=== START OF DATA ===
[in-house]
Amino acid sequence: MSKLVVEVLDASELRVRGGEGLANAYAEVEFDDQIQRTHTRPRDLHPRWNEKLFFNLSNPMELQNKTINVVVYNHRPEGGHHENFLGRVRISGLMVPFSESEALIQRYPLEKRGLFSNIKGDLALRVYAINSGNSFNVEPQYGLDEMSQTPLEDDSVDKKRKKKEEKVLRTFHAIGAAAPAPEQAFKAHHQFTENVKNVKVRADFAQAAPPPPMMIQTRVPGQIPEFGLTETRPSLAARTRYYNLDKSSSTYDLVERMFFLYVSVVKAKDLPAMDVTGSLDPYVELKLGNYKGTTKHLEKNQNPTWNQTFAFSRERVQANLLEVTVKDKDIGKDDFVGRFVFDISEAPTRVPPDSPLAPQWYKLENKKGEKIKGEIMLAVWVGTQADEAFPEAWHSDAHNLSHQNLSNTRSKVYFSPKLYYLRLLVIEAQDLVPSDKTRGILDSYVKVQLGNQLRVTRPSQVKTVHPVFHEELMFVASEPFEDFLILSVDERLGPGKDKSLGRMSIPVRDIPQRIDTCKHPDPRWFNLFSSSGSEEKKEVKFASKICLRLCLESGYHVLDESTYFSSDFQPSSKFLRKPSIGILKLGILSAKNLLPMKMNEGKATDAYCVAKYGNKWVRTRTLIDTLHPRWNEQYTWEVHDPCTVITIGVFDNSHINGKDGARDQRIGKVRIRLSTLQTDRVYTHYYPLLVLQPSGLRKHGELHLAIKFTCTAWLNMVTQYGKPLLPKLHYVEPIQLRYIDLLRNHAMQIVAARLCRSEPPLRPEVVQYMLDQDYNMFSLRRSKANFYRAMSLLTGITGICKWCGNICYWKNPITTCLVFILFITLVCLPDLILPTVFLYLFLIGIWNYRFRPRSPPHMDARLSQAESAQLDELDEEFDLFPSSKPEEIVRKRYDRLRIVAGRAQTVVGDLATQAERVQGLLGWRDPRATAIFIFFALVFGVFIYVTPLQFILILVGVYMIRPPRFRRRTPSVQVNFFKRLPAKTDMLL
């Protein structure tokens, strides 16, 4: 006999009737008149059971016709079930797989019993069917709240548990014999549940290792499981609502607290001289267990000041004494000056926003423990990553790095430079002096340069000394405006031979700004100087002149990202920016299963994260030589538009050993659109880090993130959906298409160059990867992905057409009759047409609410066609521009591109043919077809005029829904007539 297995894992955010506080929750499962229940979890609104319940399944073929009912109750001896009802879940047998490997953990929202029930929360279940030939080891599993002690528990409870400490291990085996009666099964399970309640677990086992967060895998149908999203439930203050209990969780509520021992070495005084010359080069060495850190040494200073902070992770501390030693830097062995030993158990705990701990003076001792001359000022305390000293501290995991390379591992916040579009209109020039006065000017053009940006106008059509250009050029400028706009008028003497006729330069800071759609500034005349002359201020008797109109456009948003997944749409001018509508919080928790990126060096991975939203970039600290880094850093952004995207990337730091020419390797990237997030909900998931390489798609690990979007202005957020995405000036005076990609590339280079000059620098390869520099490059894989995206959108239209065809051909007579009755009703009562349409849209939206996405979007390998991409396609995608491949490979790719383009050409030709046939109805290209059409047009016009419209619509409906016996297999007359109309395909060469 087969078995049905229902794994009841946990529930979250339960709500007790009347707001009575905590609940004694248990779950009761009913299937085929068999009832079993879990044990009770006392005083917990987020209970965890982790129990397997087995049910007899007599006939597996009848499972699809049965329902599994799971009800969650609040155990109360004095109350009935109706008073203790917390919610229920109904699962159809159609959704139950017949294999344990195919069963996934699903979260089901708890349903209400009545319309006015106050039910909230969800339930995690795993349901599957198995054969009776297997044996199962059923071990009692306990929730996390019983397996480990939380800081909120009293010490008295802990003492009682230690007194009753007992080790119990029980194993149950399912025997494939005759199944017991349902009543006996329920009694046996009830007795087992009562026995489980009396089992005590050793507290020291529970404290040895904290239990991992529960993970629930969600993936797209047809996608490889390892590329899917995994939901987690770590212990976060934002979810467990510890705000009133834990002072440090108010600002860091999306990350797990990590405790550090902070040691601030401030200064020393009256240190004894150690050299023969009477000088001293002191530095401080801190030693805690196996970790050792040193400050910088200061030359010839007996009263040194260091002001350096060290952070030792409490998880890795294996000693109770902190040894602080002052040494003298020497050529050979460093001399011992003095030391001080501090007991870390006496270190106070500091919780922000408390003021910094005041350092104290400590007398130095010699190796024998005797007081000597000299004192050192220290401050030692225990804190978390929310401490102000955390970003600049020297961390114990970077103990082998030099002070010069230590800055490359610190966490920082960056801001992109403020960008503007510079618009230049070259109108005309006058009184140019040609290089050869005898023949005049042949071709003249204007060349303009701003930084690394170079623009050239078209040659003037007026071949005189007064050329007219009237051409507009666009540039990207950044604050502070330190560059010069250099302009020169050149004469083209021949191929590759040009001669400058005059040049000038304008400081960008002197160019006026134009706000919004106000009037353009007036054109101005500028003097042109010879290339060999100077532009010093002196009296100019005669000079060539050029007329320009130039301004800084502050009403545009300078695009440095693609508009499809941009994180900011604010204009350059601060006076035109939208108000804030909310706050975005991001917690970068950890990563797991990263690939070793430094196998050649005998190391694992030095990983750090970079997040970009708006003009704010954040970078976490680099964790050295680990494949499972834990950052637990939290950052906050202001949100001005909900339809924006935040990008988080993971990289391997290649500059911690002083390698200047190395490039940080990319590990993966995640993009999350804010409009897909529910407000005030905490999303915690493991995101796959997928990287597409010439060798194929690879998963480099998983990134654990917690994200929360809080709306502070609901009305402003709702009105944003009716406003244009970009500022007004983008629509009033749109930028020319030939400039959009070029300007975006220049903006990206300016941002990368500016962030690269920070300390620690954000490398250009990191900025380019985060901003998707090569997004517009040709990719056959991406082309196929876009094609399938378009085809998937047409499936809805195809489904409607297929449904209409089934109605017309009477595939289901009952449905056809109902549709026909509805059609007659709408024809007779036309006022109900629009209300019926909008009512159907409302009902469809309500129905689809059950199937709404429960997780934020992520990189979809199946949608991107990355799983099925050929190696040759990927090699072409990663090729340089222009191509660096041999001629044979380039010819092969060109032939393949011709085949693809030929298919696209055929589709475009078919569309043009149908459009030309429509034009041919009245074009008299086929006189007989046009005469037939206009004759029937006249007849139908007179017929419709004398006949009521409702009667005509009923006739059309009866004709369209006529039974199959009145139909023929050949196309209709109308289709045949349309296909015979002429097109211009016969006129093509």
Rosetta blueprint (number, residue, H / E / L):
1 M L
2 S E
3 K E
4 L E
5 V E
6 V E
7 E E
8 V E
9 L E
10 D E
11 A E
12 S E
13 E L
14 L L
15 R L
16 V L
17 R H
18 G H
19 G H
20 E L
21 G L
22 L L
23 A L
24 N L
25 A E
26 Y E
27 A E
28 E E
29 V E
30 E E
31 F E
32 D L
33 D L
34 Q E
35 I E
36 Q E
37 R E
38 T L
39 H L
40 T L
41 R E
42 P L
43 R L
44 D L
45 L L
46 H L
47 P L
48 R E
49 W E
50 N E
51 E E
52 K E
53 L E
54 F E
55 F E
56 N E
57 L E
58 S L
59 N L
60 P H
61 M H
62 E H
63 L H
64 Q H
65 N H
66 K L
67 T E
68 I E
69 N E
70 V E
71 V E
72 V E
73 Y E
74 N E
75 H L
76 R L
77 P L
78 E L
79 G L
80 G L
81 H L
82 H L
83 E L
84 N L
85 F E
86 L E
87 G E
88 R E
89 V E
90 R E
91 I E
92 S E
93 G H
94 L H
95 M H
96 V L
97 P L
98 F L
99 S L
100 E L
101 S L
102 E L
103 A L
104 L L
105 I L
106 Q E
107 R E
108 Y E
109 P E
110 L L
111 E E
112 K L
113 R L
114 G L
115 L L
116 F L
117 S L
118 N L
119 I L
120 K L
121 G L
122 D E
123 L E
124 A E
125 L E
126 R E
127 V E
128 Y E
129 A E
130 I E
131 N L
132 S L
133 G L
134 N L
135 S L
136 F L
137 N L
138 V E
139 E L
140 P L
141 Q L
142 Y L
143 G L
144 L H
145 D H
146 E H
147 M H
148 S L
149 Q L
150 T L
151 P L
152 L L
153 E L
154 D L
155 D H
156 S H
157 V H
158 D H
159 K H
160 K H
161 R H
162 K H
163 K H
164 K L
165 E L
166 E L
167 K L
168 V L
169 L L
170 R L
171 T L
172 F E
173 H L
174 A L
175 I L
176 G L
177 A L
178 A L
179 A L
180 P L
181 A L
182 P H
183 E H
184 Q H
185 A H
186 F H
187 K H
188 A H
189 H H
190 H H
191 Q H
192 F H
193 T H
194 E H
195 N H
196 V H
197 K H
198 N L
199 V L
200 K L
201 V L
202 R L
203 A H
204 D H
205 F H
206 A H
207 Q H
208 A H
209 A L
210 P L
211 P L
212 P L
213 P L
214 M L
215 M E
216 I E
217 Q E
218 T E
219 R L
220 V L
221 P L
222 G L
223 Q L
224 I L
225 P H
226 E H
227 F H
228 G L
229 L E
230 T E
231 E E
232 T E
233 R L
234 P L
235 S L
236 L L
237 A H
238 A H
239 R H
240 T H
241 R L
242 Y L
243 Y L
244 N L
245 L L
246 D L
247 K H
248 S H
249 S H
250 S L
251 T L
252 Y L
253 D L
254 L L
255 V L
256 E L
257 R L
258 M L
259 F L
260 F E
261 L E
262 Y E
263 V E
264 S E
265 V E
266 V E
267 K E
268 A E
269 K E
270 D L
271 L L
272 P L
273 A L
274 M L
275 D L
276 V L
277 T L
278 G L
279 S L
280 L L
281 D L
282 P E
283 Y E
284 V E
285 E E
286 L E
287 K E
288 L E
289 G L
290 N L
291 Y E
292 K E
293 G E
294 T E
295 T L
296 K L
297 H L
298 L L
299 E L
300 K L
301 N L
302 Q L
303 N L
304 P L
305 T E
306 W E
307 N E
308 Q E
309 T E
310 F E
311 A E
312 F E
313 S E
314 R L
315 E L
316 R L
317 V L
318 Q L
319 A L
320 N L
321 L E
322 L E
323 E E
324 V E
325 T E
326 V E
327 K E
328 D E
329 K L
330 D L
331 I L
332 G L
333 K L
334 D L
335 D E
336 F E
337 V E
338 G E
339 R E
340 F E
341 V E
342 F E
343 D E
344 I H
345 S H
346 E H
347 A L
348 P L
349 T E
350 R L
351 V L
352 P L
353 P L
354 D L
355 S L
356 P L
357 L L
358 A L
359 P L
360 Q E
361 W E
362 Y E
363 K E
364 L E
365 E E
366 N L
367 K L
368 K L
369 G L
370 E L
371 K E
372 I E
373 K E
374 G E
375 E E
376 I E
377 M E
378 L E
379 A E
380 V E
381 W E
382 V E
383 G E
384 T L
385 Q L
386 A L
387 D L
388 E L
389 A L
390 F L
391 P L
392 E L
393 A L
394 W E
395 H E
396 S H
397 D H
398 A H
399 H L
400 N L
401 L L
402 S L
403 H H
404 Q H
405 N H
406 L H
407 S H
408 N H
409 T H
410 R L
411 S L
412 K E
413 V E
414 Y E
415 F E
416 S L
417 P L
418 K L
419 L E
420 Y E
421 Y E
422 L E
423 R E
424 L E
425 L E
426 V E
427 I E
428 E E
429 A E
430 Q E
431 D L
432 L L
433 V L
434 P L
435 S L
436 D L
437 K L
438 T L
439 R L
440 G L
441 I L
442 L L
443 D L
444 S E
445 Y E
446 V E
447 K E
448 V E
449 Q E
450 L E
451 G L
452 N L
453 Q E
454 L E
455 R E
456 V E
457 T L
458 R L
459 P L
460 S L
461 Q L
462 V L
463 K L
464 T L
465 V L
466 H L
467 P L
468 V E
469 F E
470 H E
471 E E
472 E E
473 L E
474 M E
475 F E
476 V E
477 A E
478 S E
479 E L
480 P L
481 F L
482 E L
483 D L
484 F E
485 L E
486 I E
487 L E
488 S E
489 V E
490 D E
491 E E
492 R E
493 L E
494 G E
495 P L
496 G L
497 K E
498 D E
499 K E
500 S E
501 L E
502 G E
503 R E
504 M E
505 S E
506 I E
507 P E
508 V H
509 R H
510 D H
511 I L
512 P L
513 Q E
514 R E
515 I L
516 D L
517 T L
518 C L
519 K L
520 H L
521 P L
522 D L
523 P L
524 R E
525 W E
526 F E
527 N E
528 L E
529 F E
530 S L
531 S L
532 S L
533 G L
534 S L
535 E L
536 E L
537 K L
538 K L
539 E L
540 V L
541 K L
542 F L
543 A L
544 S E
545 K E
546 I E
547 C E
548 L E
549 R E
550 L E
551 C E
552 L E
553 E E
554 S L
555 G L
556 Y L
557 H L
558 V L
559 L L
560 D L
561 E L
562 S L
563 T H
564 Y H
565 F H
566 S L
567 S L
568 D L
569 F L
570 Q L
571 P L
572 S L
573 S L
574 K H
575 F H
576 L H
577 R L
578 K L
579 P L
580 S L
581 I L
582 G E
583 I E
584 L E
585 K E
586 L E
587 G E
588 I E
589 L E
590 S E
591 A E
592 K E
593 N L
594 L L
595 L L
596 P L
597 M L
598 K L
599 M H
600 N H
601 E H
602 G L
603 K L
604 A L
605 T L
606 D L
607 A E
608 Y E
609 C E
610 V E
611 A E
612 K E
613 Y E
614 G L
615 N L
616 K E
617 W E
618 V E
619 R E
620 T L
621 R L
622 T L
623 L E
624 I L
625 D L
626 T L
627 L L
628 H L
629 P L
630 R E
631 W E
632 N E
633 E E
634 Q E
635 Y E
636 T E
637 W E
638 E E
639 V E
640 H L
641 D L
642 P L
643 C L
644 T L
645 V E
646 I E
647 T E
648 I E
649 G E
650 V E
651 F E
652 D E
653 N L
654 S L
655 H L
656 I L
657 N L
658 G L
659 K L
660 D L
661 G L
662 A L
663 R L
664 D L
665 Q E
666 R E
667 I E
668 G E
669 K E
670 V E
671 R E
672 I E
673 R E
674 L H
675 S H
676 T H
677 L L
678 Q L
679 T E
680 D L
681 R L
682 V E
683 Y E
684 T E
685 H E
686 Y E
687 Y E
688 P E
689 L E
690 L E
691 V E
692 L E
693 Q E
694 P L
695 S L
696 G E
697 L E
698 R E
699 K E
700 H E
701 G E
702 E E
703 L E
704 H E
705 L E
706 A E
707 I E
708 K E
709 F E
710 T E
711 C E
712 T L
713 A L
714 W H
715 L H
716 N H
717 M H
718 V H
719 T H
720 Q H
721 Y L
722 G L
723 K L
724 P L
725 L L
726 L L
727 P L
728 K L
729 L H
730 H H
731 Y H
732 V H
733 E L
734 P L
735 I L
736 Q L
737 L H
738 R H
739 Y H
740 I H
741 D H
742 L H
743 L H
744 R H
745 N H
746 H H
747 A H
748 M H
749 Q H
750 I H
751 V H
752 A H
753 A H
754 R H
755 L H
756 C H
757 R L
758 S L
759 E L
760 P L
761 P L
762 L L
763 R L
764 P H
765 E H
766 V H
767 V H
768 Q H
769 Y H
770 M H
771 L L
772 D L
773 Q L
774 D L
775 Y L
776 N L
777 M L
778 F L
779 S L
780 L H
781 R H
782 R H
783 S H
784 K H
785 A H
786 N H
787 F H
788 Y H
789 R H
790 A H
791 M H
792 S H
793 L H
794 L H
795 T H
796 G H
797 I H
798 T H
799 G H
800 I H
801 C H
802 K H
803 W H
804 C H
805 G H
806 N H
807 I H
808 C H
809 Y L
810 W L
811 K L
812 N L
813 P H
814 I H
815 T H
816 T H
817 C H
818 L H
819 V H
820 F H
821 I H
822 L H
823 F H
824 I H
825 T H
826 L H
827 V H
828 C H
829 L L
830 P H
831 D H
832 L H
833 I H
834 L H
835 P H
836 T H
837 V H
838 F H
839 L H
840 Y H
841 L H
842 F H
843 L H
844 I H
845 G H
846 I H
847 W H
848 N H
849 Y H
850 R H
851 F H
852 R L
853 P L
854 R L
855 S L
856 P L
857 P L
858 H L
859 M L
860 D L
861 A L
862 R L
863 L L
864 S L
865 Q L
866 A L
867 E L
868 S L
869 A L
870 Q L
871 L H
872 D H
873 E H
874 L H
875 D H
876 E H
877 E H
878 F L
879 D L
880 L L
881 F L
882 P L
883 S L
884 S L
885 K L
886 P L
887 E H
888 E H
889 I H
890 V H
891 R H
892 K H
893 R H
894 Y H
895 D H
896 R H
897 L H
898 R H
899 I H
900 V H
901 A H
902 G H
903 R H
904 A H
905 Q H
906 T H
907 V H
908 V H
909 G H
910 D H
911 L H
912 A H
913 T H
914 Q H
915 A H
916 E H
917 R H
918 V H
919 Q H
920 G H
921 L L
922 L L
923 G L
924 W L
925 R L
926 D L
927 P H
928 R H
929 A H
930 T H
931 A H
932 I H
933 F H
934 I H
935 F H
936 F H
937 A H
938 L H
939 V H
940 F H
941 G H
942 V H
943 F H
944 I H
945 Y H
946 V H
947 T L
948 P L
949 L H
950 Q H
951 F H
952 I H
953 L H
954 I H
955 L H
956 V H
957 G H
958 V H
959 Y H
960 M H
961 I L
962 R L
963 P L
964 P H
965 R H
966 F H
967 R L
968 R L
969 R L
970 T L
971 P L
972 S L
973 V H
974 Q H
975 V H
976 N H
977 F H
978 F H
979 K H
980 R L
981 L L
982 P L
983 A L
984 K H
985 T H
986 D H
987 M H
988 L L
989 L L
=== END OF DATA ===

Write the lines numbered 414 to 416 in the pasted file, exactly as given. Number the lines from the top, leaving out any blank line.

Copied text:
410 R L
411 S L
412 K E